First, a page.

February 12th, 2021

This Week In Social Media

Instagram has taken it's war on TikTok to another level, banning all content with the TikTok watermark. Facebook is steering clear from the two, announcing it's own war on politics.

No more TikTok-Recycling on Instagram

Instagram made waves this week when it announced this week that it’s making changes to its algorithm to encourage the creation of more original posts on its platform. This means that videos uploaded in the reels format that are covered by text, blurry, or feature a TikTok watermark or logo won’t appear as frequently on the platform’s explore page.

Spokesperson for Instagram, Devi Narasimhan, said that based on data collected from user surveys, people have a “less satisfying” Reels experience when content has been recycled from other apps. 

Coinciding with the announcement, the platform released new ‘best practices’ recommendations to give Instagram users tips on how to create content that’s more likely to perform well. Users are being encouraged to post vertical videos that use music found in Instagram’s library or sounds they find on reels. 

What do we think…is this an attempt by Instagram to improve user experience, or the platform taking a swipe at one of its main competitors to ensure TikTok isn’t as visible on the app? 

Reducing political noise on Facebook

As part of ongoing testing, Facebook has announced it will be reducing the level of political content shown on people’s feeds, in an effort to combat negative user feedback about being bombarded with confronting political debates. In a statement from Facebook

“As Mark Zuckerberg mentioned on our recent earnings call, one common piece of feedback we hear is that people don’t want political content to take over their News Feed. Over the next few months, we’ll work to better understand peoples’ varied preferences for political content and test a number of approaches based on those insights. As a first step, we’ll temporarily reduce the distribution of political content in News Feed for a small percentage of people in Canada, Brazil and Indonesia this week, and the US in the coming weeks.”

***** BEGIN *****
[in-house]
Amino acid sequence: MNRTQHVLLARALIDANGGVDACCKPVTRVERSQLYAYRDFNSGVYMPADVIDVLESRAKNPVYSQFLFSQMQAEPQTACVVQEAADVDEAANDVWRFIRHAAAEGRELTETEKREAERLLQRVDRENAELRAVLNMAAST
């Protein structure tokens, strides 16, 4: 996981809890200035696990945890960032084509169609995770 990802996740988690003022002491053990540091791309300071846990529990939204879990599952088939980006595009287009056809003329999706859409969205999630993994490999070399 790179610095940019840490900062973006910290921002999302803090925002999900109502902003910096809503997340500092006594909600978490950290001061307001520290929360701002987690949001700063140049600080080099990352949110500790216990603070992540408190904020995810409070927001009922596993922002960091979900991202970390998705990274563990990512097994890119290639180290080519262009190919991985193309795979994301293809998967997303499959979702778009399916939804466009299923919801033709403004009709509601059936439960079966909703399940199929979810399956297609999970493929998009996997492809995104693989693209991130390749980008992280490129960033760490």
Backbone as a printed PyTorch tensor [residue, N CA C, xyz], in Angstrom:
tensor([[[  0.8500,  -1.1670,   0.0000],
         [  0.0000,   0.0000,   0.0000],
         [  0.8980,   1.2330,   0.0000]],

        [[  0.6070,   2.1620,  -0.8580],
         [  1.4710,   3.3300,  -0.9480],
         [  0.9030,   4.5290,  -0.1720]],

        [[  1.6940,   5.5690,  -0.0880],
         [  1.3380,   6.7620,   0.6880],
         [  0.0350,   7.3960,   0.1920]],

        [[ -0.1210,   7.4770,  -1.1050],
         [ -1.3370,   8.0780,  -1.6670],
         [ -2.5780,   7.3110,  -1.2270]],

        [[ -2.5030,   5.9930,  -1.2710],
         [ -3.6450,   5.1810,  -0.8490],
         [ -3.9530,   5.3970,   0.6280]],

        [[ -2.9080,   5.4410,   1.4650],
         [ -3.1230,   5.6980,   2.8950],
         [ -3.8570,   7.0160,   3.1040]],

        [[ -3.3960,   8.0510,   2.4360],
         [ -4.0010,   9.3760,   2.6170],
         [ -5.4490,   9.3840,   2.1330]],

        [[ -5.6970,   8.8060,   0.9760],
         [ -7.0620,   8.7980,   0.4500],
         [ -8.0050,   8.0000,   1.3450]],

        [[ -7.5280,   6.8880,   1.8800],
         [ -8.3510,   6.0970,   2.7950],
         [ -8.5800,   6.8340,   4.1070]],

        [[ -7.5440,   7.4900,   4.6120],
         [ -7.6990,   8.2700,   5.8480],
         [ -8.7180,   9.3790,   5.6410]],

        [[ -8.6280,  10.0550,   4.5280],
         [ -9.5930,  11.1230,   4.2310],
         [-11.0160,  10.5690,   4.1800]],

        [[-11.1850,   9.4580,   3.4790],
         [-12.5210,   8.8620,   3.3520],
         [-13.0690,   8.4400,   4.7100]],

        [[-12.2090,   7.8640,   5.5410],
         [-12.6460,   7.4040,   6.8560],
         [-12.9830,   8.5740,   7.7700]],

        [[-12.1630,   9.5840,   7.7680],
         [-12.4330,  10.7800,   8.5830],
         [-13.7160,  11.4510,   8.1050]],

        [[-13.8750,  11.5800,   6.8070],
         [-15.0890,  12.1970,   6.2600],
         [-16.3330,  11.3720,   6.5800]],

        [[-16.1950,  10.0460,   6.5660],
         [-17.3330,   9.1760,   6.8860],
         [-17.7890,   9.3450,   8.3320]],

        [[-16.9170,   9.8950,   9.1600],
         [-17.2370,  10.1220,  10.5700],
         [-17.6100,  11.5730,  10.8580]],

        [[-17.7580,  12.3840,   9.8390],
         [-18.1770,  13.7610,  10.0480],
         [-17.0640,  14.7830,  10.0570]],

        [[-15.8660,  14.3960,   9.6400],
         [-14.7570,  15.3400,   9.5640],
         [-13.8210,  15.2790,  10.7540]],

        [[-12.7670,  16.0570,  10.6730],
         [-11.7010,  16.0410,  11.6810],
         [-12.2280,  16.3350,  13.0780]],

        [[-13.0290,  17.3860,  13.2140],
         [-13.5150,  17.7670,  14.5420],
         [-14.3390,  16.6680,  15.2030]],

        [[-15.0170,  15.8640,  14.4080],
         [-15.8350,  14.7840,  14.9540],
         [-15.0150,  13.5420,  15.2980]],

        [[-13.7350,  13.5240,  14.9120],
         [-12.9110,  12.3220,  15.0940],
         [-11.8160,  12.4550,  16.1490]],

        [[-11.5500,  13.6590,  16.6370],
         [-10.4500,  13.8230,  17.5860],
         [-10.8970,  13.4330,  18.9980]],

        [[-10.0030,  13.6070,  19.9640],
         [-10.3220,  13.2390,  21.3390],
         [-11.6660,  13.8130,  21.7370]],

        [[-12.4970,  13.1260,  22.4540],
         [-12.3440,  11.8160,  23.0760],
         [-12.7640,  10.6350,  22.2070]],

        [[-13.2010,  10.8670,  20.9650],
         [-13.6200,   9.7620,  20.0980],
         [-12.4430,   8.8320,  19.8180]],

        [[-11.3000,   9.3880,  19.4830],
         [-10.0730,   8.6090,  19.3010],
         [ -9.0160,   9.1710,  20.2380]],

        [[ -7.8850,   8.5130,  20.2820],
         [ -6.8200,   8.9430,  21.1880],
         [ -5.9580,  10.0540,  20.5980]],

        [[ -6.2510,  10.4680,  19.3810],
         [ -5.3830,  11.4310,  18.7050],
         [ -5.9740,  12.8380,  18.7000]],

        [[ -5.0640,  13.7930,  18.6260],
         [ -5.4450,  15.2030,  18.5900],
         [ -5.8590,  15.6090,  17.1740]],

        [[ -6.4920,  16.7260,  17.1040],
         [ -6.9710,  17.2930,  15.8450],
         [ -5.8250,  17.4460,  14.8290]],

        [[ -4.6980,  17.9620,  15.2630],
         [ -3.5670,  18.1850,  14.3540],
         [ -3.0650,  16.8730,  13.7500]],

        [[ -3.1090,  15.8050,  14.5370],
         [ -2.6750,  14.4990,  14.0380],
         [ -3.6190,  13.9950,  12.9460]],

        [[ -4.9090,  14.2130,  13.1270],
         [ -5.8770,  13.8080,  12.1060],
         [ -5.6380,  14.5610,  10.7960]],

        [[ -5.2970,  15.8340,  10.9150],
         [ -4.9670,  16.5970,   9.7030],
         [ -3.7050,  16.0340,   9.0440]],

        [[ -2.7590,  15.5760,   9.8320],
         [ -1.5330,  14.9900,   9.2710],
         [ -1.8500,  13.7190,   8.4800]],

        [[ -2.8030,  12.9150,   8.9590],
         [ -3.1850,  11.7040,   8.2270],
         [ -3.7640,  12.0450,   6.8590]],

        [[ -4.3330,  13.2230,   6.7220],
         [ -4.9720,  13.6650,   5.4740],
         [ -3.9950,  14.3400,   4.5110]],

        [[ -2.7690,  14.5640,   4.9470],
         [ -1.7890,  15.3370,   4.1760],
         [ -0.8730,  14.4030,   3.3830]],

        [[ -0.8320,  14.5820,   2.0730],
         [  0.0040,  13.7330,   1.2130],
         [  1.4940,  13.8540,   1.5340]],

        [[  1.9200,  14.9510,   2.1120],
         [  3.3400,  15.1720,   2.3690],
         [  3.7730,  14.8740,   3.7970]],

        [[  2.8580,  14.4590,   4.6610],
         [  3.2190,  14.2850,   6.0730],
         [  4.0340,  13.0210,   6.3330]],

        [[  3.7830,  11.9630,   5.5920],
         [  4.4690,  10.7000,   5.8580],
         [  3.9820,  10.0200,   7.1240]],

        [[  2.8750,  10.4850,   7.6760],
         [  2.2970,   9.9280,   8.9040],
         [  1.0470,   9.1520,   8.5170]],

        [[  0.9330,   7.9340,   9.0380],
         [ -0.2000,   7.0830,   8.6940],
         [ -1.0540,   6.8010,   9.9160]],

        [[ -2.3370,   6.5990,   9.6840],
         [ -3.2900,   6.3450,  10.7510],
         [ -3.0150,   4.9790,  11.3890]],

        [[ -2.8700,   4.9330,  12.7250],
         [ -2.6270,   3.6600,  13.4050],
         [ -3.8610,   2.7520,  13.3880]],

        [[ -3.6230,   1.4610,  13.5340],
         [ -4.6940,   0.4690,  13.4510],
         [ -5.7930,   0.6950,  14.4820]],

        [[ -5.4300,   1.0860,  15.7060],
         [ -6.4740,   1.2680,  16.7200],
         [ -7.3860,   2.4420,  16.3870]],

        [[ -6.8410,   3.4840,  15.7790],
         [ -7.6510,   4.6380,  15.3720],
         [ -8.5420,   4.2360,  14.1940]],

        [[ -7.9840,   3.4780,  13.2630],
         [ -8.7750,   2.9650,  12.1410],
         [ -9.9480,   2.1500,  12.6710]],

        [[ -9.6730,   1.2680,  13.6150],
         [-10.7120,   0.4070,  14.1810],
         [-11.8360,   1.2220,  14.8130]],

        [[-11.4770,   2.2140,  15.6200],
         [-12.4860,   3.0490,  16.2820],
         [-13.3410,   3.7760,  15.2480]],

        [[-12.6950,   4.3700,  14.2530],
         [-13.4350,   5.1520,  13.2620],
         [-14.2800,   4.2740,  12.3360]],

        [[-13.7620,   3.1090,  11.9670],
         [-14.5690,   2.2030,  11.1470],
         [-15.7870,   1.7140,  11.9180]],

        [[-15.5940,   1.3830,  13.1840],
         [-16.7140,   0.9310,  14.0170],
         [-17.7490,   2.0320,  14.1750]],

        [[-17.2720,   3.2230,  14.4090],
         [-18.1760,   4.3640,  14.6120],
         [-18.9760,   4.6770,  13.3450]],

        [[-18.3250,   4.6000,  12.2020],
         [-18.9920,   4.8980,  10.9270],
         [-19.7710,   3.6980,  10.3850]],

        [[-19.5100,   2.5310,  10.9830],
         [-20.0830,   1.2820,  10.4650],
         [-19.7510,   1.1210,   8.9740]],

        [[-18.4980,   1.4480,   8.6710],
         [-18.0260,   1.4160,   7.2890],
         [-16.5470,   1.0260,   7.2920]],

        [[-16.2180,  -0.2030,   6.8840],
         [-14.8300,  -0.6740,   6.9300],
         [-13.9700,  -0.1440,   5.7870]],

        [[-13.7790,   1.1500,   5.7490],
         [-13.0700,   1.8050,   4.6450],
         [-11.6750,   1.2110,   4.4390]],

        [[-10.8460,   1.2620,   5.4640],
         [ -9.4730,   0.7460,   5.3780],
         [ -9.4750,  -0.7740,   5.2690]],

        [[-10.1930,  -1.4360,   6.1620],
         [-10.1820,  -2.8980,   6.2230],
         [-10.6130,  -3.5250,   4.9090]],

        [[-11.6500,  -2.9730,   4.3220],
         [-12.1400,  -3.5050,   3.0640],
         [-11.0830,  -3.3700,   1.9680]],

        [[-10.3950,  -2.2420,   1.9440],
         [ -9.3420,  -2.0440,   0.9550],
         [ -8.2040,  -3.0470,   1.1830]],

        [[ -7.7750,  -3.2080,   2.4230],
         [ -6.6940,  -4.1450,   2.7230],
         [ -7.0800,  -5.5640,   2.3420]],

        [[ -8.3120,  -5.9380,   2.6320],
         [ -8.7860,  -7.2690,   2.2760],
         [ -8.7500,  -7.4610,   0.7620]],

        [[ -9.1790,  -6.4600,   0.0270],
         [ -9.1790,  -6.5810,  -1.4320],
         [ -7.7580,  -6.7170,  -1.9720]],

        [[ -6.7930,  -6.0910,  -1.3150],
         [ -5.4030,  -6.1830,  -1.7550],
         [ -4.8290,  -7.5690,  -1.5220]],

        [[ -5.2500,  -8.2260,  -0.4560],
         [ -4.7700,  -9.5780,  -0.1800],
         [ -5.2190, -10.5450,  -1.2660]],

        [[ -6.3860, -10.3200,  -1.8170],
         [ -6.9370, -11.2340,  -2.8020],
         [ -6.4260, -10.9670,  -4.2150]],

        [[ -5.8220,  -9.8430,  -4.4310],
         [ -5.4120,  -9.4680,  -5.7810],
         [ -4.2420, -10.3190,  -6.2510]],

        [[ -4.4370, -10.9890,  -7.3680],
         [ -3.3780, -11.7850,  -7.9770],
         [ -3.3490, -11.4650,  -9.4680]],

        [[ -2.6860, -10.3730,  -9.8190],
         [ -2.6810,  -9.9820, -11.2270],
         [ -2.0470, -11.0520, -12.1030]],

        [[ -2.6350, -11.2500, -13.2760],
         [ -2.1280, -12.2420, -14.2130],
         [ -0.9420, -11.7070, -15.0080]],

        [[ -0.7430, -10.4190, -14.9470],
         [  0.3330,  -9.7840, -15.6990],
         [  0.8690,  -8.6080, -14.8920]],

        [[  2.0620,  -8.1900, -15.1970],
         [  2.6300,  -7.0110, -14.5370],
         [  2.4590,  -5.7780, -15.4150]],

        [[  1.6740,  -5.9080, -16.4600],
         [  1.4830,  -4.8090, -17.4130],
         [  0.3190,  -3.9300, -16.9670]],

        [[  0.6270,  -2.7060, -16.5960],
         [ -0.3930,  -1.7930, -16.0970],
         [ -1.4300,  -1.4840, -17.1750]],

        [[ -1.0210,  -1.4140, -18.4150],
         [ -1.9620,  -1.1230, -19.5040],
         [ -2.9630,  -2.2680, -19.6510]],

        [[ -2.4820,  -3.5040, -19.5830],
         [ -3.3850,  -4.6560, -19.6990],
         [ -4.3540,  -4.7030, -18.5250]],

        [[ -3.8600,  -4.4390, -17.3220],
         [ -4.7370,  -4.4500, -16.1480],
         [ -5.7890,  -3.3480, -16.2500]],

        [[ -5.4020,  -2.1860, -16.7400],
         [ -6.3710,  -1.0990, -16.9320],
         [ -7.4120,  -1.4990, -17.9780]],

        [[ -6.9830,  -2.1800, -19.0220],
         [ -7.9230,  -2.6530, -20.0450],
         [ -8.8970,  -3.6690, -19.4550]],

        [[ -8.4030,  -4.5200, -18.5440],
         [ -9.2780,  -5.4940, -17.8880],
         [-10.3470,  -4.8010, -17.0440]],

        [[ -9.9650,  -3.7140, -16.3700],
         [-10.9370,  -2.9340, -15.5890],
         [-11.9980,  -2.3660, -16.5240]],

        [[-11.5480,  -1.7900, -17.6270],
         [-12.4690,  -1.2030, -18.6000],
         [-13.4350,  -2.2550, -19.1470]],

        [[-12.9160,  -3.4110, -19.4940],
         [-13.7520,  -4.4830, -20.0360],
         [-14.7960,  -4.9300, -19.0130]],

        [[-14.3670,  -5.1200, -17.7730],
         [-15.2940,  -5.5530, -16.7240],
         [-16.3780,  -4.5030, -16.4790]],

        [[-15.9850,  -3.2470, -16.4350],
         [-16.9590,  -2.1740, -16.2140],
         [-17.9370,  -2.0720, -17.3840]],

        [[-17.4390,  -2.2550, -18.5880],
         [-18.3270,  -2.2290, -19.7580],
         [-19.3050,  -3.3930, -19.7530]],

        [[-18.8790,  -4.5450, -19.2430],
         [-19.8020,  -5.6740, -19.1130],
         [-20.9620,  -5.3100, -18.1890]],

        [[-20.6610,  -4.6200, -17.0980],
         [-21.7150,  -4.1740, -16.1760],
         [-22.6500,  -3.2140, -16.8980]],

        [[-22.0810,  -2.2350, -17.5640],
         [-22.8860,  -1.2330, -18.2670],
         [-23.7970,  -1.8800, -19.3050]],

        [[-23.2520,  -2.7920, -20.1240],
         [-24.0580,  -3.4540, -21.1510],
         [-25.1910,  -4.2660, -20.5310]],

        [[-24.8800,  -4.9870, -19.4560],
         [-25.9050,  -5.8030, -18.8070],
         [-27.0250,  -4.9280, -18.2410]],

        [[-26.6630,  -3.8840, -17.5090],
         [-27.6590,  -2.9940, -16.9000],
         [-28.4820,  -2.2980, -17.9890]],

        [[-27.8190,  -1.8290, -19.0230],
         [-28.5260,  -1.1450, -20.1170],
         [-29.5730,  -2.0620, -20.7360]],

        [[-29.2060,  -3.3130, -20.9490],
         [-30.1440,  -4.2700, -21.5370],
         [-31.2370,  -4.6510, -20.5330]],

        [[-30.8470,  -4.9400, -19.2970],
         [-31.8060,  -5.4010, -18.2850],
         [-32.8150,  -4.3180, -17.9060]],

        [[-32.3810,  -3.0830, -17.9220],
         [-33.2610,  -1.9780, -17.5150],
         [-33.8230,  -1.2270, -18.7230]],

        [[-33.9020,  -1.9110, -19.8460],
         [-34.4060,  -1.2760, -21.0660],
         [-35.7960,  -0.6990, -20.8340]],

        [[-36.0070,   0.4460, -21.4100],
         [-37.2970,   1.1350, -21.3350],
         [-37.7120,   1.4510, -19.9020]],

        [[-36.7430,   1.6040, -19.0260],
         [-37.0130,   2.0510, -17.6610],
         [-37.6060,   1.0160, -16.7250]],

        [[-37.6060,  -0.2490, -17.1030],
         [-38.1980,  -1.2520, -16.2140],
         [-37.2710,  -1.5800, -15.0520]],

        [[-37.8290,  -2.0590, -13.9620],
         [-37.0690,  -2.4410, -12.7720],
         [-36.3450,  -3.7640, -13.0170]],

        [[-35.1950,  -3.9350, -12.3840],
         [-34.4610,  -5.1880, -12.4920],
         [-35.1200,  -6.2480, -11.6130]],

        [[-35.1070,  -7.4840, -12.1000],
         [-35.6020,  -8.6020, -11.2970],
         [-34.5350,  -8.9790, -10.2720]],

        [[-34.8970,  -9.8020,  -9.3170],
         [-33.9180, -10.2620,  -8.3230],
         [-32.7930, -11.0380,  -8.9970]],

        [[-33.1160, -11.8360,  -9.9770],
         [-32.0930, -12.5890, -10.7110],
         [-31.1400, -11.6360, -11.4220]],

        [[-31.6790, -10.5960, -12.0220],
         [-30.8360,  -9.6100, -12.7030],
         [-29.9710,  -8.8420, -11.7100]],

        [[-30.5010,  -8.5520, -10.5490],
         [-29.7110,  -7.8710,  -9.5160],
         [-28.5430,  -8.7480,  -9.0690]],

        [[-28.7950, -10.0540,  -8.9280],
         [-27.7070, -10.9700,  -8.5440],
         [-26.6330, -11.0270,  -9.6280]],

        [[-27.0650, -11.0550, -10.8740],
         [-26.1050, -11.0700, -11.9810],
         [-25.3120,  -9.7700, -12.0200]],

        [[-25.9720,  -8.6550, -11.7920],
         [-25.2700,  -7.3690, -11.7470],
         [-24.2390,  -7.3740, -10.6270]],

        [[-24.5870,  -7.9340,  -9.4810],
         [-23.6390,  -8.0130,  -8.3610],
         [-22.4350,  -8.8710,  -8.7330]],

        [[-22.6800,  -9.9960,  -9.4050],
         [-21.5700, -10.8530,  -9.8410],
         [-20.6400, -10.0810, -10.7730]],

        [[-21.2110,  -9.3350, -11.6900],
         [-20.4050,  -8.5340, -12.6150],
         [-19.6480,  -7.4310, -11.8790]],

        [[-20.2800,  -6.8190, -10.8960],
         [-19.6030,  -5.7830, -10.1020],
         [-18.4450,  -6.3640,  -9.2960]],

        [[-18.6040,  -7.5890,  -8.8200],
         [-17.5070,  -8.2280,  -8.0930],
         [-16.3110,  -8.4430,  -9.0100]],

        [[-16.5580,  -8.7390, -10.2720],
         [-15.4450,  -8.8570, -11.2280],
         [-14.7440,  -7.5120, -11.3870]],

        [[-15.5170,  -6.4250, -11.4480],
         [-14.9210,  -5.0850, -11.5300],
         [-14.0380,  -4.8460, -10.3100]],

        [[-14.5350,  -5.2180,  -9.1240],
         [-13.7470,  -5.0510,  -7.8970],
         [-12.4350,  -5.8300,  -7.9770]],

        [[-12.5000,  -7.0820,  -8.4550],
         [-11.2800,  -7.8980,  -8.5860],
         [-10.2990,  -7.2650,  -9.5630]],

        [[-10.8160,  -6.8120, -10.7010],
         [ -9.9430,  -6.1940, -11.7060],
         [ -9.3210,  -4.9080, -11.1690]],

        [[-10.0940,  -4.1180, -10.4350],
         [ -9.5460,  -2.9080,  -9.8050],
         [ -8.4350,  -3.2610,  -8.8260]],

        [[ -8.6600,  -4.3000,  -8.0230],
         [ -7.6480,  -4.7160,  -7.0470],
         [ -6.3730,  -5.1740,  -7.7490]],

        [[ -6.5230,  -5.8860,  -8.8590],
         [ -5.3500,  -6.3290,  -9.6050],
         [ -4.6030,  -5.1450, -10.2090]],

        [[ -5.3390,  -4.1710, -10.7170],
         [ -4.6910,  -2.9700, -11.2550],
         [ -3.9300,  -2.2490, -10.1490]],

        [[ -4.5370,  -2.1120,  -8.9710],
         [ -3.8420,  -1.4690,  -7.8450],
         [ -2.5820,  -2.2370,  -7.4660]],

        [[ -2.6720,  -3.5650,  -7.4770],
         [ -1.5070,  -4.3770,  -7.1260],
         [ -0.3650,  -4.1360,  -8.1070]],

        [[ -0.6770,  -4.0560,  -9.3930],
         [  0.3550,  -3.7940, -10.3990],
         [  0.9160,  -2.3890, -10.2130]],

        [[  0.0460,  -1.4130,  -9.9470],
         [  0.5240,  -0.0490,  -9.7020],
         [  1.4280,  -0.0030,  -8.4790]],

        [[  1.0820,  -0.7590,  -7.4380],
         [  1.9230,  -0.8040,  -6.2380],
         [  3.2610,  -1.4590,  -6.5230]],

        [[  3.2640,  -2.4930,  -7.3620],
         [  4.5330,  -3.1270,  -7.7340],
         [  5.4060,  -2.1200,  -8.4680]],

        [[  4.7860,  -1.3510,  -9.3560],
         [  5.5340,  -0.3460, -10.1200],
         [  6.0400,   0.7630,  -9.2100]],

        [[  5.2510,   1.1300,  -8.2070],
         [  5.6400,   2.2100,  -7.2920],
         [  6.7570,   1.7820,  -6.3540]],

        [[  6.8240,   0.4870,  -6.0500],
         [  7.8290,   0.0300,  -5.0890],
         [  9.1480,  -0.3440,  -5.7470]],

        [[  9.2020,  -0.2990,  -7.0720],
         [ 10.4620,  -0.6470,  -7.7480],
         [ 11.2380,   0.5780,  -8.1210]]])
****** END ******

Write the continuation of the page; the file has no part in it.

It’s also stated that it will be working towards tailoring political content in a ranking system to better understand what political news/topics users are interested in. 

This is big news as previously the platform has allowed controversial political – and at times – potentially hateful content to be published and has refused to step in (the reason behind the large scale “Boycott Facebook” movement in 2020). In fact, the algorithm has inadvertently been supporting argumentative content due to the weight it places on interaction and response. 

While this feature hasn’t yet been rolled out here in Aus, we’re sure we can all expect to see some changes in this area down-under this year!

TikTok 2021 content trends report

This week, TikTok released a new rising trends report featuring predictions for 2021 based on topics that saw significant growth in interest in 2020. 

Aptly named the “What’s Next Overview,” see below for the report as explained by TikTok:

“We’ve been looking through nearly a year’s worth of platform performance to help marketers understand which content categories have grown the most significantly, and which remained the most popular ones on TikTok over the past 11 months. These categories are not driven by a single trending hashtag, but rather by a slow, steady shift in consumer interests and behaviours.”

According to the report, the most popular content categories are: Diary/Vlog, Comedy, Video Games, Movie & TV, Pets, Romance, Cartoon & Animation, Cooking, Sports and Outfit. With their top growth category listed as News & Events, which after the year that was 2020, we’re not surprised!

Make sure to give it a read here, and check out our own list of the top TikTok trends!